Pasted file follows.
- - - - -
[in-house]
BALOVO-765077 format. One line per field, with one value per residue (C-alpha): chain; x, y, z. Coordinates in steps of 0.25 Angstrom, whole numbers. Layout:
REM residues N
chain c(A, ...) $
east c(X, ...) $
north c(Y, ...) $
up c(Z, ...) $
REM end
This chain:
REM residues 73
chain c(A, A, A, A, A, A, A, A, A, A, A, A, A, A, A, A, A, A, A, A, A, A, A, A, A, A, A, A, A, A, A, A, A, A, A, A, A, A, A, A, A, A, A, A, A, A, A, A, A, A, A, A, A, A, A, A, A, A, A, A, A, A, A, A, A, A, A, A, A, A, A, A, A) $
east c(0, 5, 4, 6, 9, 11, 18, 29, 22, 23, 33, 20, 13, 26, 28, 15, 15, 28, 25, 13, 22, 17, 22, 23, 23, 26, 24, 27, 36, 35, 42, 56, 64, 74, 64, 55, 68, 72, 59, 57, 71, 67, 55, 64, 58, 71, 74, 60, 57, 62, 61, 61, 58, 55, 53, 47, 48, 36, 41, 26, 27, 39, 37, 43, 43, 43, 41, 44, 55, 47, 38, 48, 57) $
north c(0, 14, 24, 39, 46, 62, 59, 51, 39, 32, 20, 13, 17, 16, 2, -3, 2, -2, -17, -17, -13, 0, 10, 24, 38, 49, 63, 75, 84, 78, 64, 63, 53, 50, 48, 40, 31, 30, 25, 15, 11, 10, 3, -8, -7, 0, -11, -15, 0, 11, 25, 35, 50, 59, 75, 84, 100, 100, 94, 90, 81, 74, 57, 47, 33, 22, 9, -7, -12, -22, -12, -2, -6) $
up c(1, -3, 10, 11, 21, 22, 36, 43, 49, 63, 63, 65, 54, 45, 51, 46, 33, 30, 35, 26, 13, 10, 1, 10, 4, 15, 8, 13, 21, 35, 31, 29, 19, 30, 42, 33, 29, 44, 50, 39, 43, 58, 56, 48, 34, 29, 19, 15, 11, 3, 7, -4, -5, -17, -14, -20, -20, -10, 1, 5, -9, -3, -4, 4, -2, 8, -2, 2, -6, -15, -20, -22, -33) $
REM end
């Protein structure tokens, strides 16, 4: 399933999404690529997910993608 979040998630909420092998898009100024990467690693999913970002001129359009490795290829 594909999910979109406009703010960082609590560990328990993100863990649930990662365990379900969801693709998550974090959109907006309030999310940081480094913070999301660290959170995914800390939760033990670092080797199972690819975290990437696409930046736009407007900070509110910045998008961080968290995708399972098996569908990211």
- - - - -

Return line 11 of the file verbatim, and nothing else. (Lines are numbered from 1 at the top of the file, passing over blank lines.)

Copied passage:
chain c(A, A, A, A, A, A, A, A, A, A, A, A, A, A, A, A, A, A, A, A, A, A, A, A, A, A, A, A, A, A, A, A, A, A, A, A, A, A, A, A, A, A, A, A, A, A, A, A, A, A, A, A, A, A, A, A, A, A, A, A, A, A, A, A, A, A, A, A, A, A, A, A, A) $